GOP Scrambles to Avoid Government Shutdown
January 18, 2018
Also, Trump administration bans Haitians from low-skilled work visas; Jobless claims at 45-year low, housing starts down.
- GOP scrambles for votes to avoid shutdown. With another government shutdown looming, Republicans are struggling to come up with enough support in the House of Representatives to pass another continuing resolution (CR), a stop-gap funding bill. Republicans have tried to persuade Democrats to support the measure by adding in sweeteners like a six-year extension for the Children’s Health Insurance Program (CHIP) and delaying certain ACA related taxes, but, due to the party’s uncompromising stance on DACA, have come up short. That standoff requires Republicans to rack up GOP votes, but members from some corners of the party’s right-wing, like in the House Freedom Caucus, have been less than supportive of the bill. The vote would avert government shutdown, leaving party leaders to revisit the issue by the 26th of February. [CNN]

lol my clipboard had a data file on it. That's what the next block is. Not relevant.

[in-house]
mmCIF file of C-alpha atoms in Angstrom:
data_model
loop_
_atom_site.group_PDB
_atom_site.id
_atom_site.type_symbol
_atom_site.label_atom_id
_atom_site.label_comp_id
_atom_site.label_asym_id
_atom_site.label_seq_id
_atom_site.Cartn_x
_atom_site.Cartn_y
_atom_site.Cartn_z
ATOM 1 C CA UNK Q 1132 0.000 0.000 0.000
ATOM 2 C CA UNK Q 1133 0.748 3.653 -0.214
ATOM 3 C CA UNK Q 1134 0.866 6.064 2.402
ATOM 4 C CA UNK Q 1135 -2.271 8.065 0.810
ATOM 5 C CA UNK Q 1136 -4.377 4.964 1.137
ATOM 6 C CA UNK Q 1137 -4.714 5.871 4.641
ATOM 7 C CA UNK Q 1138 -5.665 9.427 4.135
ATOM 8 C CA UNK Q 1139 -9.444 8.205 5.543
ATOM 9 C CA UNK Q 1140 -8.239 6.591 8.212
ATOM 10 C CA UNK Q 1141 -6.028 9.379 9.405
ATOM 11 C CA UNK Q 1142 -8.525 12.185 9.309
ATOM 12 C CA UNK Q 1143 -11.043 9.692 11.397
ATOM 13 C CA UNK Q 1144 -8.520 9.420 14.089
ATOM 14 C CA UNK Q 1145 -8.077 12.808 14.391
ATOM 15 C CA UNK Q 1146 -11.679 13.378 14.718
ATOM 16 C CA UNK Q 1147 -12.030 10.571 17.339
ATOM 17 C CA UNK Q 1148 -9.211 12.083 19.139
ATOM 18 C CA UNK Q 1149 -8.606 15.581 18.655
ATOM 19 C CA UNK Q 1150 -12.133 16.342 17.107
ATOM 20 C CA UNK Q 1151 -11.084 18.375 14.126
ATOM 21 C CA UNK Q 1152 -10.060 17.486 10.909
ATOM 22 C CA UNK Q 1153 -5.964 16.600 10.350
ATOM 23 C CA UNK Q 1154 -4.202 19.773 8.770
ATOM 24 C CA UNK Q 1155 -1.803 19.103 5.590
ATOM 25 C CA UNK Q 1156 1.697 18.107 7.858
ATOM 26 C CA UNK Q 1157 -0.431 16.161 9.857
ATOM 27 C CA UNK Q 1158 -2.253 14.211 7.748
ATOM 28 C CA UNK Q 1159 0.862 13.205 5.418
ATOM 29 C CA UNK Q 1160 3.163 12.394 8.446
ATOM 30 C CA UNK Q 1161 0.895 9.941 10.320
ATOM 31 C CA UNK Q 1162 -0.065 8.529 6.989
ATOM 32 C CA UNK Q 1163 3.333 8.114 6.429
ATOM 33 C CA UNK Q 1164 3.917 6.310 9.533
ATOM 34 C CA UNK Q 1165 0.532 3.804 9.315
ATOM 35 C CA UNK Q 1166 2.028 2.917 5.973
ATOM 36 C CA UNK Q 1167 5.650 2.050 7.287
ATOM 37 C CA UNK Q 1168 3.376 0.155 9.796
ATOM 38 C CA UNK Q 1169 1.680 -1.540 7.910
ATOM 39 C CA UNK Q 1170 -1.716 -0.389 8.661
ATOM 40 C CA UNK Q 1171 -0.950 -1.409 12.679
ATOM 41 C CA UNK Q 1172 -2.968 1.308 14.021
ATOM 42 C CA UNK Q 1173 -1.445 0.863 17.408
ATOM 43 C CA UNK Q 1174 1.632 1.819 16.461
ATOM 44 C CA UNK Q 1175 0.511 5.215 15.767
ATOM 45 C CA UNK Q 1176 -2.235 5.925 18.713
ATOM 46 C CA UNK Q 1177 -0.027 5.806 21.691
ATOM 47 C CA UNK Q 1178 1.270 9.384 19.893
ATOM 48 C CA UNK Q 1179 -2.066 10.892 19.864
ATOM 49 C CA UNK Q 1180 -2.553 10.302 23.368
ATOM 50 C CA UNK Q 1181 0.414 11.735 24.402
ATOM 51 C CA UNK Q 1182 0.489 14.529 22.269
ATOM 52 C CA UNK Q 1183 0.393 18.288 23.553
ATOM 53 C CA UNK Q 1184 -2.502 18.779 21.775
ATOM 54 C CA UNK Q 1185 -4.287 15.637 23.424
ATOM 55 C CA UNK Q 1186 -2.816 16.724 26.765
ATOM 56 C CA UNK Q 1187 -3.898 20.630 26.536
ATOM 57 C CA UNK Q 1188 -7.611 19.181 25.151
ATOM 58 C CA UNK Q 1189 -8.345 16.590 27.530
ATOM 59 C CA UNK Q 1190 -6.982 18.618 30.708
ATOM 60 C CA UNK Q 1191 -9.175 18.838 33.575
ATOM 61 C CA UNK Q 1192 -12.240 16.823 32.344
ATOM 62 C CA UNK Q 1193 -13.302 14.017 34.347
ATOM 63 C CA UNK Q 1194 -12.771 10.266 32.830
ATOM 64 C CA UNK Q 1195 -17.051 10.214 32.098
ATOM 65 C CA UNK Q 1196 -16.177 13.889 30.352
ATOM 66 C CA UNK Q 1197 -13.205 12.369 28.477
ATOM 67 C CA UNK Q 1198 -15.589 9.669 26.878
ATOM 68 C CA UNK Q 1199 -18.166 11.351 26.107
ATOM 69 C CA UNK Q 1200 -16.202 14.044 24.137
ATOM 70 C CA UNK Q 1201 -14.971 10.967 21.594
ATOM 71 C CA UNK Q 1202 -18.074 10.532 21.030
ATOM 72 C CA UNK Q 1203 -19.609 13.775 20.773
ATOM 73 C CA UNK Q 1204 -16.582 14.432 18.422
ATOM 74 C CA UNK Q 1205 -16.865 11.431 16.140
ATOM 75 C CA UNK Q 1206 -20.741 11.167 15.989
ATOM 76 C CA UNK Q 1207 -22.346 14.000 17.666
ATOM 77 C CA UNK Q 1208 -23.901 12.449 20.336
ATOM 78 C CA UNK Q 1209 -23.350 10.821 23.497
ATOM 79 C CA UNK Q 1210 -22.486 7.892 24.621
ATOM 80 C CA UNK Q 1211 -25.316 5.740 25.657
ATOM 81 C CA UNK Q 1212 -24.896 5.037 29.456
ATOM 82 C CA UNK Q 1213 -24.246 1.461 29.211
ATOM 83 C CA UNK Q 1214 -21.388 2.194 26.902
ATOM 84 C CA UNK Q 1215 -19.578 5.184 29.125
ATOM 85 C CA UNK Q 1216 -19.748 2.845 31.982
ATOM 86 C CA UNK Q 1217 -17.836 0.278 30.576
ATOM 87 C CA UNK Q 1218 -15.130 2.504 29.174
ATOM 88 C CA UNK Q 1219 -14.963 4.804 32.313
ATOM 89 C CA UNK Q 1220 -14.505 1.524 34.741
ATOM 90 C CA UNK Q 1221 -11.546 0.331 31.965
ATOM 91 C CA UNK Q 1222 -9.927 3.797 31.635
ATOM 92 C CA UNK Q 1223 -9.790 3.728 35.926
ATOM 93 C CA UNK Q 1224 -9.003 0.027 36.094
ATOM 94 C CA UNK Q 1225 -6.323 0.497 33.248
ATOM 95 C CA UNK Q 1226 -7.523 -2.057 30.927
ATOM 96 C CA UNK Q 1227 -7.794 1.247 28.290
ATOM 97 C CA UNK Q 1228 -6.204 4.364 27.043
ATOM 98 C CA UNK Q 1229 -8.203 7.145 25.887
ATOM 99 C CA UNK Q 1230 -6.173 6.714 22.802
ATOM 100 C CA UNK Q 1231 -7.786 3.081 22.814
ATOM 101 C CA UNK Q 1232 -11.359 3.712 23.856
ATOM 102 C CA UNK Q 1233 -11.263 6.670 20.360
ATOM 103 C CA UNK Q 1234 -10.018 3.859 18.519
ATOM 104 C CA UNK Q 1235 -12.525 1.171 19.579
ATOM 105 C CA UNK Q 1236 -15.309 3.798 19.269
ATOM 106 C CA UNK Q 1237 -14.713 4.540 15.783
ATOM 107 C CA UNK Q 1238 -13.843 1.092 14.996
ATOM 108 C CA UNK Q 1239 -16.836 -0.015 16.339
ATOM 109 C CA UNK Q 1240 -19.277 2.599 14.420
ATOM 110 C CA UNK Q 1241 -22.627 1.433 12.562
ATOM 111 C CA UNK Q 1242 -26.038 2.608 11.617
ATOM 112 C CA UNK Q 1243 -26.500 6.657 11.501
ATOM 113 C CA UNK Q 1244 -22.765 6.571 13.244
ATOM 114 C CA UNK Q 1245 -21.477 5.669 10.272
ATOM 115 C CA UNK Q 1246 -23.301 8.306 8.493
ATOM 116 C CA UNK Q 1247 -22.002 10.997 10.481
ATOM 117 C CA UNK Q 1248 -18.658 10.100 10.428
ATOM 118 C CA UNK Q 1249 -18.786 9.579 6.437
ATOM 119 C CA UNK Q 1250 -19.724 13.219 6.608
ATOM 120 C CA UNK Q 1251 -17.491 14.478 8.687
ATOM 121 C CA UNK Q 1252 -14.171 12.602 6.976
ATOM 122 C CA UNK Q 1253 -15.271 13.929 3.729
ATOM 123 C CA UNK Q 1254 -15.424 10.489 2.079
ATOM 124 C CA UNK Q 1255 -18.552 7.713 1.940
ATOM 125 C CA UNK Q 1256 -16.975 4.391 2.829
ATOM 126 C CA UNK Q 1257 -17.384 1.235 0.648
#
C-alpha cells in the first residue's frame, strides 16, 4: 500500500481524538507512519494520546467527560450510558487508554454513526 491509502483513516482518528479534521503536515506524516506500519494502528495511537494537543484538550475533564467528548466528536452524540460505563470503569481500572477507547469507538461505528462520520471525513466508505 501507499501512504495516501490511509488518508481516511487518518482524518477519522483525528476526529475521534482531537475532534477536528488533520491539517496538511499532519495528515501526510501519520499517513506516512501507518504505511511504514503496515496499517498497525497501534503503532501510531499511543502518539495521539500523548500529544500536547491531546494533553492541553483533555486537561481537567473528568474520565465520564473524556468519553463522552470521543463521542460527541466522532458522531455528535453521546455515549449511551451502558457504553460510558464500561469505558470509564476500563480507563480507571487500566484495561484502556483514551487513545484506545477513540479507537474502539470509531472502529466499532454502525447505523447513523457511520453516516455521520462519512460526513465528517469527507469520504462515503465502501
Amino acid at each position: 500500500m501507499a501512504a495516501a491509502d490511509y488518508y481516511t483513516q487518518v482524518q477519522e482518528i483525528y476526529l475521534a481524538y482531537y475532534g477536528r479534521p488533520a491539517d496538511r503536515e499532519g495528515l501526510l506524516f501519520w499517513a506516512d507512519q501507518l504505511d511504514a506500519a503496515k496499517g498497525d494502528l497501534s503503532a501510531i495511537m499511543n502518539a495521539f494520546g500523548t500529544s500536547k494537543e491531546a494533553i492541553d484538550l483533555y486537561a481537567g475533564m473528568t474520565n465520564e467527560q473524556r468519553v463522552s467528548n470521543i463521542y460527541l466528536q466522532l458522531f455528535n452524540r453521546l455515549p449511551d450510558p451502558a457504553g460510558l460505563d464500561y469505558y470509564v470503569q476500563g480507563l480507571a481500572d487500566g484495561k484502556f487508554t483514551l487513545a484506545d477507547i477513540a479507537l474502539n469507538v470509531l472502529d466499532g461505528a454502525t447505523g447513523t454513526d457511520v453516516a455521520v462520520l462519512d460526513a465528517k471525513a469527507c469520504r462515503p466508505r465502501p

- Trump administration bans Haitians from low-skilled work visas. The Trump administration has removed Haiti from a list of countries whose citizens are eligible for low-skilled work visas, H-2A and H-2B visas. The country was added to the list during the Obama administration as part of efforts to help Haitians after the devastating earthquake in the country. The program is little used, with only a few dozen Haitians being issued the visas each year. The administration also removed Belize and Samoa from the list. [Reuters]
Economic Indicators & News
- Jobless claims at 45-year low, housing starts down. The number of Americans filing for unemployment fell to a 45-year low last week. While data for seven states may have understated claims due to only reporting estimates, the labor market remains tight, with layoffs and unemployment continuing at low levels. Housing starts decreased 8.2%, the largest drop in housing starts since November 2016. Lack of construction continues to be a factor in pushing up home prices. Neither economic data point had significant impact on financial markets. [Reuters]